CARTHAGE, Mo. —
As Peter Frost hit the switch Fridaystet to kick off another Christmas light display at his rural Carthage church, his mind may have wandered back to last year's event, when not all was so bright.
The church the 20-year-old Frost has attended since childhood, Mt. Moriah United Methodist Church, is situated in an area not so conducive to extensive technology. And technology is what Frost has used in putting together his display of 50,000 lights.
However, that many lights, flimsy structures to drape them over and a lot of flat land with little to hinder the strong winds can be a formula for not such a merry Christmas, as Frost discovered.
It was just such wind that played havoc with the main tree in his display last December just two weeks into his month-long display.
His 10,000 light centerpiece, which is a 20-foot pole surrounded by lights in the shape of a Christmas tree, was blown over in what Frost described as the worst day of his life.
"It was horrible, but that will never happen again," said Frost, who started the display in 2010 as a senior class project at Carthage High School.
What he learned from that incident is not to use cheap cables. This year seven aircraft cables are being used to hold down the 20-foot tree.
The display will be held from 5:30 to 9:30 p.m. every Friday, Saturday and Sunday through Christmas. To Frost it is more than just the lights that attract visitors to the show.
"I have tried to make my display about the music and letting the lights accentuate it," said Frost, a sophomore music major at Pittsburg (Kan.) State University. "In other displays, it is almost like the music goes with the lights. But with mine, the lights go with the music."
Frost said he he received his inspiration for the display from Silver Dollar City, which features more than 4 million lights each Christmas season.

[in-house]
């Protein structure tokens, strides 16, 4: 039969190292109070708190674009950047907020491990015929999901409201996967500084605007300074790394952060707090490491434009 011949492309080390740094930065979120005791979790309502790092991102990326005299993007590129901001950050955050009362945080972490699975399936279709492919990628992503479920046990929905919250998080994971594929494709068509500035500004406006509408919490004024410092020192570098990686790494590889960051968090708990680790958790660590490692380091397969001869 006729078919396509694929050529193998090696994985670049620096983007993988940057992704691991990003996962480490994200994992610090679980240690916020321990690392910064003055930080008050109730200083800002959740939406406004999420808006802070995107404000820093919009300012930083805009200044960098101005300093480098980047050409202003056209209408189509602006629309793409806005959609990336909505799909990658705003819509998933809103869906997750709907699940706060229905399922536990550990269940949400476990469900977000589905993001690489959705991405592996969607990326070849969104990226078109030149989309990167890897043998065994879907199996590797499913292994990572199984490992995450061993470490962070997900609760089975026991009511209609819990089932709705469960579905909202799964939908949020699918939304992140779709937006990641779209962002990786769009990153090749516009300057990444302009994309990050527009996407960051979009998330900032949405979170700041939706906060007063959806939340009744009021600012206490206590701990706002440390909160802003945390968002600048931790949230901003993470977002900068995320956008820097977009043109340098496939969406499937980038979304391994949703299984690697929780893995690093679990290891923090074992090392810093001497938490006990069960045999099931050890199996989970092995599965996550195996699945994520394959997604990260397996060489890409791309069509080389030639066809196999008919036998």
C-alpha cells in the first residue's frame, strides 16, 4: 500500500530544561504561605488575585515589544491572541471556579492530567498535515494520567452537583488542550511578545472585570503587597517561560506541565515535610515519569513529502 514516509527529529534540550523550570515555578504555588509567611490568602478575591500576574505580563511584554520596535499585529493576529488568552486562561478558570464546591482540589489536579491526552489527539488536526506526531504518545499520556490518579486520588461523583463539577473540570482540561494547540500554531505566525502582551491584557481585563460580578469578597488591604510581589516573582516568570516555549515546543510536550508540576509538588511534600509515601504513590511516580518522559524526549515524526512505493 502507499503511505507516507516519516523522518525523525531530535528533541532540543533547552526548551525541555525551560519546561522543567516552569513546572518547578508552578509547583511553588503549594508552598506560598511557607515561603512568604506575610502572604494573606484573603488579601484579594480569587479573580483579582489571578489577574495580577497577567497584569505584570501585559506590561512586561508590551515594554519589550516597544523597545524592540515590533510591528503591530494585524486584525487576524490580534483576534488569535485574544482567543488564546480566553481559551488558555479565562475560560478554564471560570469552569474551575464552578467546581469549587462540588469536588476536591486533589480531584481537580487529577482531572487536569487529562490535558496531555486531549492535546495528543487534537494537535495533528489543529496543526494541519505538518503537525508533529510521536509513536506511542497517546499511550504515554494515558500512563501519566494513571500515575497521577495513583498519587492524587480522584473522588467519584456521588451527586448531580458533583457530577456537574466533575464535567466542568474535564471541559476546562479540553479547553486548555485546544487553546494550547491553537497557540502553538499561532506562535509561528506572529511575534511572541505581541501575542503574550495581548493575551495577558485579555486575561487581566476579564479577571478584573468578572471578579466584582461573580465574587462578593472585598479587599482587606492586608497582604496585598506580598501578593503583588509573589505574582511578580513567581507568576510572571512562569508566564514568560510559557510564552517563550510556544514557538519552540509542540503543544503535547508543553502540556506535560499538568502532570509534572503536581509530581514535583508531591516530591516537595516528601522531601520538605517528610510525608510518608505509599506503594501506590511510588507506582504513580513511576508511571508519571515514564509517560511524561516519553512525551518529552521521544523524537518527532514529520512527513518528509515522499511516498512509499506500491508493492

Although the number of lights remains the same this year, he has enhanced the musical selections to go beyond his original selections that he programmed, such as "Amazing Grace" and "Walking in a Winter Wonderland."
The songs work in harmony with the lights flashing on and off. The 15-minute show has grown from about 10,000 lights the first year to around 50,000 today.
In addition to the 20-foot tree, Frost has put in place five small trees surrounding it. Two years ago he added lights to both the church and Sunday school buildings.
Anyone wishing to see the display should drive up to the church, located at 15506 Nutmeg Road, north of Carthage, and dial their radios to 89.7 FM, where the music is timed to the lighting display.
"It was my idea to tie the lights into the radio, which only works in the church driveway," Frost said. "The 89.7 FM channel is a blank channel that the FCC allows to be used for the lighting display only."
Another reason for using the radio, he said, is to keep peace among the neighbors, who may object to loud songs for such an extended period.
Despite last year's windy mishap, Frost said it was the best year ever for attendance, adding that about 100 cars came by in a four-hour session on one night.
Since 2010, he said he has heard only one negative comment when someone came out to see the display during a rain storm and found it not lit up. As Frost said, the computer stuff does not work when it is pouring down rain.
As if dealing with Mother Nature is not enough, Frost said there are so many other little things that can prove to be headaches.
"If one little bulb breaks anywhere, then there will be like a string of lights that don't work, and I will have to track it down," he said. "With 10,000 lights just on one tree, it is not always easy to find the broken one."
Although the musical light show has proven to be an exciting project for the church, it has also been a worthwhile ministry for raising funds for missionaries. Even though there is no fee charged for the display, visitors may leave money in the outdoor donation boxes.
From Carthage, go north on Garrison Ave., past Kendricktown, staying on the outer road (County Road 138) for four miles. Then turn left on Nutmeg Road and go another 1 1/2 miles.
Anyone wishing to get a preview of the show can look up Mt. Moriah Lights on Facebook. Those interested in scheduling a group visit may call Frost at 417-793-6409 or contact him via email at email@example.com.